Sourdough bread-making, an old fashioned skill, saw a resurgence in 2020 when grocery stores became suddenly empty of most bread products. I have been making sourdough bread for years now. After trying many different recipes, I have perfected a no-knead version I think you will LOVE. I am excited to share with you this BASIC Old Fashioned Sourdough that I use to make so many different sourdough products. . . dinner rolls, sandwich loaf, sweet rolls, bagels. . . you name it! All are easy and yummy too. Stir it together, no kneading required, ferment (let rest and rise) overnight if you like. Bake in the evening or even the next morning.
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Old Fashioned Sourdough Sandwich Loaf
This basic sourdough recipe can be turned into so many different delicious sourdough products. Here are some of our favorites . . .
Sourdough Caramel Cinnamon Rolls
Sourdough Orange cinnamon rolls
Sourdough products are made without commercial yeast as the leavening agent in the bread. This means that the lovely,airy rise is a result of NATURAL yeasts undergoing fermentation.
Within a sourdough starter are NATURAL yeasts. These natural yeasts have been caught or “cultured” from our natural environment. As the wild yeasts ferment, carbon dioxide gas is released. This causes a sourdough starter to appear bubbly or “active” and when added to a bread recipe, results in a lovely rise with nooks and crannies perfect for butter or jam.
A traditional sourdough starter is “fed” water and flour everyday in order to keep the natural wild yeasts continue to growing and thriving. ((Learn more about the easier DRY Sourdough Starter Method HERE!))
Sourdough is something you can keep literally FOREVER if you follow a few basic tips to keep it fed and active.
Sourdough starter vs. commercial yeast:
Commercially produced yeast aka “baker’s yeasts” or “cultured yeast” is actually a member of the mushroom family. I didn’t actually know this until researching for this post!
Sourdough starter on the other hand, contains natural or wild yeasts which occur everywhere in our environment. They are inherently healthier and easier for our bodies to digest. After eating sourdough bread, blood sugar doesn’t tend to spike as high (lower glycemic index) AND we feel more satiated (fuller) and eat less.
Perhaps commercial yeasts are making us sick? Some suspect that many ailments including: acid reflex, gluten intolerance and wheat allergy have something to do with the commercial yeasts. Who knows!?
Like other fermented products, sourdough is gut healthy and helps us breakdown and digest gluten in bread products. Because of this people who are gluten sensitive (NOT ALLERGIC or intolerant) tend to better tolerate long fermented sourdough products.
While I am not completely against commercial yeast at all and love to make the traditional white, soft, fluffy breads . . . commercial yeast can be harder on our digestive systems AND isn’t sustainable. This means if the stores run out we can’t make bread.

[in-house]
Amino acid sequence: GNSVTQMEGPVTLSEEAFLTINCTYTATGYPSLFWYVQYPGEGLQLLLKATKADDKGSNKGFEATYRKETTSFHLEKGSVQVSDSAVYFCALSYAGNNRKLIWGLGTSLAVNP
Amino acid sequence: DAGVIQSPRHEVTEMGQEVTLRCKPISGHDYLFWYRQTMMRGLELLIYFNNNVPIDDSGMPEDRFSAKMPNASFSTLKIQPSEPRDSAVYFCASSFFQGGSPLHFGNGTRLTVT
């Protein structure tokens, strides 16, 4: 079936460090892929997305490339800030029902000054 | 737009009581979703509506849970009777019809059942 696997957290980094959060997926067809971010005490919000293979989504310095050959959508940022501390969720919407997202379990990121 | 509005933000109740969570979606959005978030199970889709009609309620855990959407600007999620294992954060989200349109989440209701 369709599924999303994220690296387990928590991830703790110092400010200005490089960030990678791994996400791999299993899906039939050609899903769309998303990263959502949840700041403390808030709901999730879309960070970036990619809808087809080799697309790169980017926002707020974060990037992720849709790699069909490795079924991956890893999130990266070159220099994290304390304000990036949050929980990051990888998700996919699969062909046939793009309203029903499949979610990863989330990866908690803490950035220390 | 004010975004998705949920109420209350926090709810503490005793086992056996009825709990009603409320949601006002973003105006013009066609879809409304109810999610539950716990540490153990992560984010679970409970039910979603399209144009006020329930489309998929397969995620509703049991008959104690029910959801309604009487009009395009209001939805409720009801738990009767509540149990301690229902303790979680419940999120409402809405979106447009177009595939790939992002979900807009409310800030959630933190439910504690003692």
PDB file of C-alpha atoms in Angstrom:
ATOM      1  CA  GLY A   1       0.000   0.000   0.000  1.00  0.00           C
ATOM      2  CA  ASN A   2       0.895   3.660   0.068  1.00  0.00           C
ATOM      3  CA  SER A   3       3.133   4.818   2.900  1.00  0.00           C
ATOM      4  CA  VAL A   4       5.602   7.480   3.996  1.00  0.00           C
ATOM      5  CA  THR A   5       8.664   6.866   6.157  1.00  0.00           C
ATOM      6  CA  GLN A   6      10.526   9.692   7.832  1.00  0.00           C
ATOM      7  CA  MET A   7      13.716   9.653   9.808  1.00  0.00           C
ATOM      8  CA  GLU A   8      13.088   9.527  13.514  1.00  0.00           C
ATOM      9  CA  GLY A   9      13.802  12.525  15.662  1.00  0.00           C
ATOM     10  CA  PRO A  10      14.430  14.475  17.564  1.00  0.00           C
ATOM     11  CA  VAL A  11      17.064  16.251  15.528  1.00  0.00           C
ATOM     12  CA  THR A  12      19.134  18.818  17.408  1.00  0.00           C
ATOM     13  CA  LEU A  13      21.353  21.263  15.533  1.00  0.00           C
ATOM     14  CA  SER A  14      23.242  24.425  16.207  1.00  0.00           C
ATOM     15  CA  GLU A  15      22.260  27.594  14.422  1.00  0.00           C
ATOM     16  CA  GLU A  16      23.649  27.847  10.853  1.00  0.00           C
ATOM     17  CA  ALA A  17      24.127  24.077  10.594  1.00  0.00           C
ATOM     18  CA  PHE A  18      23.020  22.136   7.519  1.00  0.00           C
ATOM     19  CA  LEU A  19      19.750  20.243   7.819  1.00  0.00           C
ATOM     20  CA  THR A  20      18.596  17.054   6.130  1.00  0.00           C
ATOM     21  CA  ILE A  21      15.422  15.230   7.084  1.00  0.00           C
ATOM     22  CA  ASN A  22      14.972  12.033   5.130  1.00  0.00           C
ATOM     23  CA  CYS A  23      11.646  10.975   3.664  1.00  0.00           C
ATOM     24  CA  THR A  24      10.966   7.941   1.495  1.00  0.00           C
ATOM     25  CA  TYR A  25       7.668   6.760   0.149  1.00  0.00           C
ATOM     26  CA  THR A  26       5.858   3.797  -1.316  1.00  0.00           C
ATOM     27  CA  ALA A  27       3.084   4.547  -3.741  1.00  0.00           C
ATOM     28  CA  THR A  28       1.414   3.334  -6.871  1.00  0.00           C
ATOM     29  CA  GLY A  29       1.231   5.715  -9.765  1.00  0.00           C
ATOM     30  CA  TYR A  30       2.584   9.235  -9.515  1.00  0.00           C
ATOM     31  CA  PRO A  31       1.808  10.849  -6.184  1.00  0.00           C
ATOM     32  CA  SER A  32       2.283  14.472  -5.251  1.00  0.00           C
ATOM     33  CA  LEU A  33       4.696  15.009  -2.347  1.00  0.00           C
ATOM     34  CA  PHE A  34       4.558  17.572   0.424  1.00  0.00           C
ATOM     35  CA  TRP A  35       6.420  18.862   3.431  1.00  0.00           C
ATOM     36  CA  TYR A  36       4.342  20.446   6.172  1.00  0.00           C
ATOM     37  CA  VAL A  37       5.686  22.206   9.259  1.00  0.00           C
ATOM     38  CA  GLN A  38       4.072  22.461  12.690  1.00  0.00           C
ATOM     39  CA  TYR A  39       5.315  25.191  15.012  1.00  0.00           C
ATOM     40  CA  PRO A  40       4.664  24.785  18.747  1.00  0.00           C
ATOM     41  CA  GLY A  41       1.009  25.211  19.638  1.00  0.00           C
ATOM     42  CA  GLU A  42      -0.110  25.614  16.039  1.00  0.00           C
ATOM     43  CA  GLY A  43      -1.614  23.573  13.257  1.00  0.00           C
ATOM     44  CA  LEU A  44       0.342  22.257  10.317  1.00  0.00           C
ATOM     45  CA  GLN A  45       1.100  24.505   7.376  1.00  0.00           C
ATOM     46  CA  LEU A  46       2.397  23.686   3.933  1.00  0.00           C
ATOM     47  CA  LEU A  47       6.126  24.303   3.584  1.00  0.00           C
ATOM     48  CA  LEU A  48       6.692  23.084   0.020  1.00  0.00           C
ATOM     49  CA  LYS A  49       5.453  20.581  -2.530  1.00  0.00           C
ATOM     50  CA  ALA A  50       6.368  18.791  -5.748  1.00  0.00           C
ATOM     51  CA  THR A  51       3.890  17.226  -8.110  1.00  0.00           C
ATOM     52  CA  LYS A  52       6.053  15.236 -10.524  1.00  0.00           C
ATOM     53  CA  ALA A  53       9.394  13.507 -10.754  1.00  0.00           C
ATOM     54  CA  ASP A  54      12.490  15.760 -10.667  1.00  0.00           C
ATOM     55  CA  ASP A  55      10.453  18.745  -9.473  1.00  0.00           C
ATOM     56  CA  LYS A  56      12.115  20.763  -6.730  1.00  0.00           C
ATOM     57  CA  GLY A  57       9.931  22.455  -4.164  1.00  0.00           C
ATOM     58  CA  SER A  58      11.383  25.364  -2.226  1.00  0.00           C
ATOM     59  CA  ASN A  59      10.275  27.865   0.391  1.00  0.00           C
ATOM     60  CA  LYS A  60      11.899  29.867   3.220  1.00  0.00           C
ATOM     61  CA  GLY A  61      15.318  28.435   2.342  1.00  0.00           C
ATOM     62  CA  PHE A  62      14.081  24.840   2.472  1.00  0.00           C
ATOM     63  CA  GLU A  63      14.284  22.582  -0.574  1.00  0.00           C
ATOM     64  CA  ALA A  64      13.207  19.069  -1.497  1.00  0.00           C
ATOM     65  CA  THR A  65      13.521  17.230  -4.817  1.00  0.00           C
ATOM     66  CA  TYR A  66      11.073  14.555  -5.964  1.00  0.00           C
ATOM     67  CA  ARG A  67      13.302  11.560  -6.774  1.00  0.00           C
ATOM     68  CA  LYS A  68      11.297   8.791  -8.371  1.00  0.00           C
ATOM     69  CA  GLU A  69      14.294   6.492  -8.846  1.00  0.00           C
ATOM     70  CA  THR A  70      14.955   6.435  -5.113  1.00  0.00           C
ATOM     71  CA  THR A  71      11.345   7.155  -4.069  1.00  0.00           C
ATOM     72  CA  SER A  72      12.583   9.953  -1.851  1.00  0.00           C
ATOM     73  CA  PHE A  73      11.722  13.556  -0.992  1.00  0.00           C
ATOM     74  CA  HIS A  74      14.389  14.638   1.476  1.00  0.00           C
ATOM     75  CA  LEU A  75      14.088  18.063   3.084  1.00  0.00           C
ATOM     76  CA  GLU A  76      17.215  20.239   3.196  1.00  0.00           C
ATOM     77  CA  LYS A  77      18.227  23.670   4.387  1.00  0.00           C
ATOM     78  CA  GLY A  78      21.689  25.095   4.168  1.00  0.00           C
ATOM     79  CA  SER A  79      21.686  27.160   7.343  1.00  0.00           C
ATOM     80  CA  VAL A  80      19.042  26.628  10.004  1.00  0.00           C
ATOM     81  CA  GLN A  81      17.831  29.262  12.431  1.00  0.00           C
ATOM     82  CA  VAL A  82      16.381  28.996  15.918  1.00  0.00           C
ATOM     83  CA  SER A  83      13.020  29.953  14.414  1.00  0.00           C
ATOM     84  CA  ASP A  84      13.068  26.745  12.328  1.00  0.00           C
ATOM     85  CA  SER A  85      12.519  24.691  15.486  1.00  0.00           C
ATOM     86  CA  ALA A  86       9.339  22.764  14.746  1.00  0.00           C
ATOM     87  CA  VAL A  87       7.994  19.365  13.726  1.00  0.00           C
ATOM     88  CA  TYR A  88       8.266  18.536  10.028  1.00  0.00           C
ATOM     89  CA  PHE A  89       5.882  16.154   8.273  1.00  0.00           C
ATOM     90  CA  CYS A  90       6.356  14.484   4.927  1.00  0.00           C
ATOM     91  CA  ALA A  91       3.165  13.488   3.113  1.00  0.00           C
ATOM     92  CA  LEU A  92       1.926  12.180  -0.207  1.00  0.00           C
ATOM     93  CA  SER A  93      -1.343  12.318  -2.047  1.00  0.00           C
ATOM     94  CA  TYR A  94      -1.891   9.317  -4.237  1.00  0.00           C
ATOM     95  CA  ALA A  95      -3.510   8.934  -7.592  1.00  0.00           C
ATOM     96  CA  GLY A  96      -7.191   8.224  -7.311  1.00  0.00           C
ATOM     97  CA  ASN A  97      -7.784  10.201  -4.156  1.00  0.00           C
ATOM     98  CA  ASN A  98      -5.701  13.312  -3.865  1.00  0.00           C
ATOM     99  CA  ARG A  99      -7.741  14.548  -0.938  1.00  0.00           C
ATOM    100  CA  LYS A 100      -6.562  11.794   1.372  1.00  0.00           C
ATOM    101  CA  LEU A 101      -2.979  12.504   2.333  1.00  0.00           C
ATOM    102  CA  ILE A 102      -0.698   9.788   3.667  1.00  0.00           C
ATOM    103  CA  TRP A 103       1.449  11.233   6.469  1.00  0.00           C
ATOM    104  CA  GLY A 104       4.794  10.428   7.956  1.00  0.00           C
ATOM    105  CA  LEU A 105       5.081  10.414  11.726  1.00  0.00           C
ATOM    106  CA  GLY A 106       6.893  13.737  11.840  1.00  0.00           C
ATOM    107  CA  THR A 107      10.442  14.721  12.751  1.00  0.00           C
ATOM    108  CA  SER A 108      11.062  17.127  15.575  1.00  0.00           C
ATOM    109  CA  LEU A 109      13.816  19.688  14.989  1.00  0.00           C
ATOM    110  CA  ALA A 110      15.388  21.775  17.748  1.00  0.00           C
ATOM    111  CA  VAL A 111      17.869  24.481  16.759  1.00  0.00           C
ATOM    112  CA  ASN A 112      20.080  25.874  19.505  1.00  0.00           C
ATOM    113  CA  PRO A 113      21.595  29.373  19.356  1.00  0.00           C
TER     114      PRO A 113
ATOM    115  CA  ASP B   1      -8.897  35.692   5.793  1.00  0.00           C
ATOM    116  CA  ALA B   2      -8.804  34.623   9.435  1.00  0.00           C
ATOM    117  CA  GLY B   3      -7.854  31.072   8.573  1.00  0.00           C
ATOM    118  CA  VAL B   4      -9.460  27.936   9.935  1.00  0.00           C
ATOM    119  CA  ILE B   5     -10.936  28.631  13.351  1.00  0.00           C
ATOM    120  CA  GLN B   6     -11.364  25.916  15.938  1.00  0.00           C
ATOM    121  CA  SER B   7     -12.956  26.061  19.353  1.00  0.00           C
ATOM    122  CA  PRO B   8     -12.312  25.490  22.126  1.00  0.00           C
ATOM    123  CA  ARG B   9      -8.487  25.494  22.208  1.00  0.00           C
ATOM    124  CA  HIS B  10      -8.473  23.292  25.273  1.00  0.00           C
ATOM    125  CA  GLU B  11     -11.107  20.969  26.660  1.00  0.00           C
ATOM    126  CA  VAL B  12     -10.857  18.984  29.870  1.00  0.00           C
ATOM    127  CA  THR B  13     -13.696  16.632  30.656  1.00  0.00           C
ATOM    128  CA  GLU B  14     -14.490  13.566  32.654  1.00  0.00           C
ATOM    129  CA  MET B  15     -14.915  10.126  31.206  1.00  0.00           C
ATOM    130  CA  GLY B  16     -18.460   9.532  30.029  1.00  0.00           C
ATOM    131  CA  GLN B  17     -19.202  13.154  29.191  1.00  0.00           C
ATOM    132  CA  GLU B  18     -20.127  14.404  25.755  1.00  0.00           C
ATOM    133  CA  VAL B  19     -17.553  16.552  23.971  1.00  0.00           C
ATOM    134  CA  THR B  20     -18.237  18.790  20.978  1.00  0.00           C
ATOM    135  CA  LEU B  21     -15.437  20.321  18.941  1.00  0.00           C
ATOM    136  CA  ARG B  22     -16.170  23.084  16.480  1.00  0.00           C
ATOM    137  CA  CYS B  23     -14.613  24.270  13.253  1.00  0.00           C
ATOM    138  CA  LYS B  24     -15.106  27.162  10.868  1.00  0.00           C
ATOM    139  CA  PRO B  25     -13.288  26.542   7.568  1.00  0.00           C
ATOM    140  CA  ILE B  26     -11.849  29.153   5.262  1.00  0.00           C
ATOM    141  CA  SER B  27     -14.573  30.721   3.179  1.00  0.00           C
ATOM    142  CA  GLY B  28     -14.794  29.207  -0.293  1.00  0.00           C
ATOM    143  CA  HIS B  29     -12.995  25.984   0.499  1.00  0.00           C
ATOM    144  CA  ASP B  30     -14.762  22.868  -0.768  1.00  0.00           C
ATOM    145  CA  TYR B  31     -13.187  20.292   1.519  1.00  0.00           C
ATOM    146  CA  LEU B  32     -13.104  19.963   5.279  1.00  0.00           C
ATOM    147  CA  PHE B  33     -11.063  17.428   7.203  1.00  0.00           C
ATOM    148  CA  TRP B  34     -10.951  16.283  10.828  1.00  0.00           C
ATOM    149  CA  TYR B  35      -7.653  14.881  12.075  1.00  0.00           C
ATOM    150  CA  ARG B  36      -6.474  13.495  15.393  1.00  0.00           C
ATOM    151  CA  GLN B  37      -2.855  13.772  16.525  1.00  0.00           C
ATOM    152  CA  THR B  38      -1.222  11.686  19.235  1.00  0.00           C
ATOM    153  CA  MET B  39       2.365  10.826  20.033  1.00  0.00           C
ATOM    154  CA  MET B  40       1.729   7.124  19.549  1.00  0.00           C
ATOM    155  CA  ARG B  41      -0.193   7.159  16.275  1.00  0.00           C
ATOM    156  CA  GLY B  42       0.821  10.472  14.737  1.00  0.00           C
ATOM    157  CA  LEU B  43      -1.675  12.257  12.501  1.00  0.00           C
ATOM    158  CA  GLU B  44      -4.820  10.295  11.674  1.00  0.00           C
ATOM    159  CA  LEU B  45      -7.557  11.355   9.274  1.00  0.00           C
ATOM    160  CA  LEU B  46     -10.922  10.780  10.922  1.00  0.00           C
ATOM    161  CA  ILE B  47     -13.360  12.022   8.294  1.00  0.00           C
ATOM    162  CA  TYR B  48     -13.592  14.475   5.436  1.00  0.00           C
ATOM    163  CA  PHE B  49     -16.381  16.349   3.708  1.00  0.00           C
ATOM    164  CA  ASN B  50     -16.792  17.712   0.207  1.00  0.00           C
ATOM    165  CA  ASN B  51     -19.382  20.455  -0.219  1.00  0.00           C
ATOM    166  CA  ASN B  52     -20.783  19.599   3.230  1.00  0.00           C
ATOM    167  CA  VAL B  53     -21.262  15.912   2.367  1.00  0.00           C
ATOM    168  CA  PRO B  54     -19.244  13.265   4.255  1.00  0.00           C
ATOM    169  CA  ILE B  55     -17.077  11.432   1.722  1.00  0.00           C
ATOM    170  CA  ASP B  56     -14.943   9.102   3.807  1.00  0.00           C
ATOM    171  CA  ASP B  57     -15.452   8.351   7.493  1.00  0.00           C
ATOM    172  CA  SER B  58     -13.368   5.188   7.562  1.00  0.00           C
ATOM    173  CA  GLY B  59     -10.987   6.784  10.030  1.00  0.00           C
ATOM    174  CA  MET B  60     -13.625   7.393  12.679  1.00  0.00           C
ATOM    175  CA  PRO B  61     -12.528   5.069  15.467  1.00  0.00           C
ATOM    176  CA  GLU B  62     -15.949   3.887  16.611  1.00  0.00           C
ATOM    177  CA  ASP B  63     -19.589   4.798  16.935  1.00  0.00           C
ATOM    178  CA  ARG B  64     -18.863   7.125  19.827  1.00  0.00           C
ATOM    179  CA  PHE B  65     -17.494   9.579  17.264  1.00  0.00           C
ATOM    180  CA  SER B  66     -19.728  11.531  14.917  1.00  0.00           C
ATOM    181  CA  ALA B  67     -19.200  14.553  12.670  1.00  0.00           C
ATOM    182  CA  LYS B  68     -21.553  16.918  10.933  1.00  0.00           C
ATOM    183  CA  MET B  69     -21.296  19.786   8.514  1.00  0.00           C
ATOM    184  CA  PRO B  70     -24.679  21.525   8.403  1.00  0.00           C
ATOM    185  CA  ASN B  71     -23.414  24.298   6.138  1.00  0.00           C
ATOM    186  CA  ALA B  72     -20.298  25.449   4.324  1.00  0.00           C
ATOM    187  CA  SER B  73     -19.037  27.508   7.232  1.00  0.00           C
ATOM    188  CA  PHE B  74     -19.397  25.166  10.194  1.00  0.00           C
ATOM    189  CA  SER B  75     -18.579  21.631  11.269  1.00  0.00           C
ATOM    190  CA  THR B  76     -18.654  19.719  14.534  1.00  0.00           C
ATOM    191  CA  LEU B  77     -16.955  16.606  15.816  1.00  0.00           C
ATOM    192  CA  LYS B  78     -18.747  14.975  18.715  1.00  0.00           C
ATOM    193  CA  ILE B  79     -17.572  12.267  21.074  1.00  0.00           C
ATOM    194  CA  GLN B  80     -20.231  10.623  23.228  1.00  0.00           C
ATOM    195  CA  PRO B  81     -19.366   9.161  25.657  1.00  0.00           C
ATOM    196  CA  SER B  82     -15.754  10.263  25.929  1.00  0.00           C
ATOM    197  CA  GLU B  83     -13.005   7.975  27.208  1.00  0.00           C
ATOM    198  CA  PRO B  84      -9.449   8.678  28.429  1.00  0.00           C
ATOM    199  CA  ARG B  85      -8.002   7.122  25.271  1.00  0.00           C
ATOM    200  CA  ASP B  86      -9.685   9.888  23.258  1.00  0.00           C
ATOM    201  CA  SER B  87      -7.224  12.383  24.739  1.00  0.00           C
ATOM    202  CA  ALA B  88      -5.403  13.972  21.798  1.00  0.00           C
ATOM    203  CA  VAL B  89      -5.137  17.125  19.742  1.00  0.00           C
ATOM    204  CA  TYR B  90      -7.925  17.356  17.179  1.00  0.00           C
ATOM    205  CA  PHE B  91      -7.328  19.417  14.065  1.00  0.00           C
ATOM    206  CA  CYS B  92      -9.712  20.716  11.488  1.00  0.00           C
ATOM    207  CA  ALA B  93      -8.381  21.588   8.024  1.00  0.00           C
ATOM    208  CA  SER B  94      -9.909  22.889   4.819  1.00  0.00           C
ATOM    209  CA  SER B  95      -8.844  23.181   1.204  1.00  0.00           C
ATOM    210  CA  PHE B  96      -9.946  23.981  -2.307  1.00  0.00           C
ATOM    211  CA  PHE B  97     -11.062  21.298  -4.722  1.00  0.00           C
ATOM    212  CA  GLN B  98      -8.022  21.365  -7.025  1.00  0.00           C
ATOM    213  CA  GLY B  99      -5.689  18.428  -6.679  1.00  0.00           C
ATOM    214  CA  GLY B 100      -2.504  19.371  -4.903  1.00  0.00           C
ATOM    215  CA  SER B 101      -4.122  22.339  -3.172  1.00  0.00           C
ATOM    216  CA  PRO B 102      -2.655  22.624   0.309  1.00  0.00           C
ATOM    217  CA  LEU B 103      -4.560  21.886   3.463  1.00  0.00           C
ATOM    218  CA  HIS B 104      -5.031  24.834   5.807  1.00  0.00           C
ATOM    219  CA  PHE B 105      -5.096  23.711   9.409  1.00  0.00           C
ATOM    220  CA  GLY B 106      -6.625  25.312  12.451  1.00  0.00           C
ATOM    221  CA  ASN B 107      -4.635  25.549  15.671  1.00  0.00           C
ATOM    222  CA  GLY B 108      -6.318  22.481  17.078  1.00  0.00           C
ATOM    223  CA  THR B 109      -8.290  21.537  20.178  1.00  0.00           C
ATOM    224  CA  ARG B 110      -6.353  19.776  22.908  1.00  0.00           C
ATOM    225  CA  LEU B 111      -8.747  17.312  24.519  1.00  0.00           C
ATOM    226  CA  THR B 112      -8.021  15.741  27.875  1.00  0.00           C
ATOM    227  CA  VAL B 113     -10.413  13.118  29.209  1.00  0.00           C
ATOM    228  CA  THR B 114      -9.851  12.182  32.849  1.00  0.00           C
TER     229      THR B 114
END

Our ancestors have been making sourdough loaves long before commercial yeasts and grocery stores. In fact many families have sourdough starter that has been fed, nurtured and passed down through the years.
I could make sourdough for the HISTORY ALONE let along the wonderful product. Doing things the old-fashioned way really appeals to me and my tendency to be nostalgic and just a little bit crunchy.
So what does Old Fashioned Sourdough Starter entail?
I am so glad you asked. You CAN create a delicious, beautiful, light and lovely loaf of risen bread from. . .
- Naturally occurring yeast (you capture wild yeasts from your own environment) – Cool Right!?
If you don’t have a sourdough starter that has been passed down for years, maybe you can get a start from a friend, fellow sourdough lover or . . . Why not make your own starter??
That is what I did and have kept it alive and well for over a year .
If I can do it. . . so can you!!
How to make your OWN basic old fashioned sourdough starter:
I made my own starter by simply combining flour and water, feeding it more flour and water every day and letting it collect natural yeasts in the air.
There is a bit more measuring and technicalities involved but don’t be scared this is not hard. Here are some EXCELLENT resources to get you started:
If you enjoy YouTube video tutorials. Please be sure to check out How to Make Sourdough Starter videos by the Kneady Homesteader.
Here’s another awesome video tutorial from Carla- a founder of Jovial Foods
All of these resources are so helpful and walk you through what to do each day.
It took about 1 week before the starter to become active and bubbly but nearly 6 months of regular care before I was able to create an active enough starter to make bread.
When you feed your starter, you have to discard a portion each time otherwise the stater would grow and grow and grow beyond the size of your container.
BUT DON’T THROW THAT BEAUTIFUL SOURDOUGH DISCARD AWAY!
Instead, try some excellent sourdough discard recipes from Farmhouse on Boone. Brownies, chocolate chip cookies, biscuits . . . you name it. HERE ARE SOME GREAT SOURDOUGH DISCARD RECIPES from Farmhouse on Boone. . . make these while you are nurturing your first starter!
CLICK HERE If you desire a sourdough starter recipe and method that is EASIER: no daily feedings and NO discards!